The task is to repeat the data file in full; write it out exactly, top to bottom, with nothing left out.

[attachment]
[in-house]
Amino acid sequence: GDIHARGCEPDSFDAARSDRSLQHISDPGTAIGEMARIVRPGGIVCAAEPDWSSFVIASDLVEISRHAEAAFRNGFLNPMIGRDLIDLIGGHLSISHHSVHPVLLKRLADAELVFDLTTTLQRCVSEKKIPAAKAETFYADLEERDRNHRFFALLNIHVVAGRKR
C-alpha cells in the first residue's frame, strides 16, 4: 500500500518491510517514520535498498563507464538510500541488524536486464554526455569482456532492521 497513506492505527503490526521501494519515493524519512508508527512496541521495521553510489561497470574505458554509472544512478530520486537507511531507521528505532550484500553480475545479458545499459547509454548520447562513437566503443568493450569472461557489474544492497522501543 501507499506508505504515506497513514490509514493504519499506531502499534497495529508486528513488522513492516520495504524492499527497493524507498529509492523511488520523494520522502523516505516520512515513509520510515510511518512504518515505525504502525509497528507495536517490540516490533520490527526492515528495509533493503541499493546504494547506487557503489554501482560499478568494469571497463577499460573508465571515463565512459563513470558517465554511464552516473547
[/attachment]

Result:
[in-house]
Amino acid sequence: GDIHARGCEPDSFDAARSDRSLQHISDPGTAIGEMARIVRPGGIVCAAEPDWSSFVIASDLVEISRHAEAAFRNGFLNPMIGRDLIDLIGGHLSISHHSVHPVLLKRLADAELVFDLTTTLQRCVSEKKIPAAKAETFYADLEERDRNHRFFALLNIHVVAGRKR
C-alpha cells in the first residue's frame, strides 16, 4: 500500500518491510517514520535498498563507464538510500541488524536486464554526455569482456532492521 497513506492505527503490526521501494519515493524519512508508527512496541521495521553510489561497470574505458554509472544512478530520486537507511531507521528505532550484500553480475545479458545499459547509454548520447562513437566503443568493450569472461557489474544492497522501543 501507499506508505504515506497513514490509514493504519499506531502499534497495529508486528513488522513492516520495504524492499527497493524507498529509492523511488520523494520522502523516505516520512515513509520510515510511518512504518515505525504502525509497528507495536517490540516490533520490527526492515528495509533493503541499493546504494547506487557503489554501482560499478568494469571497463577499460573508465571515463565512459563513470558517465554511464552516473547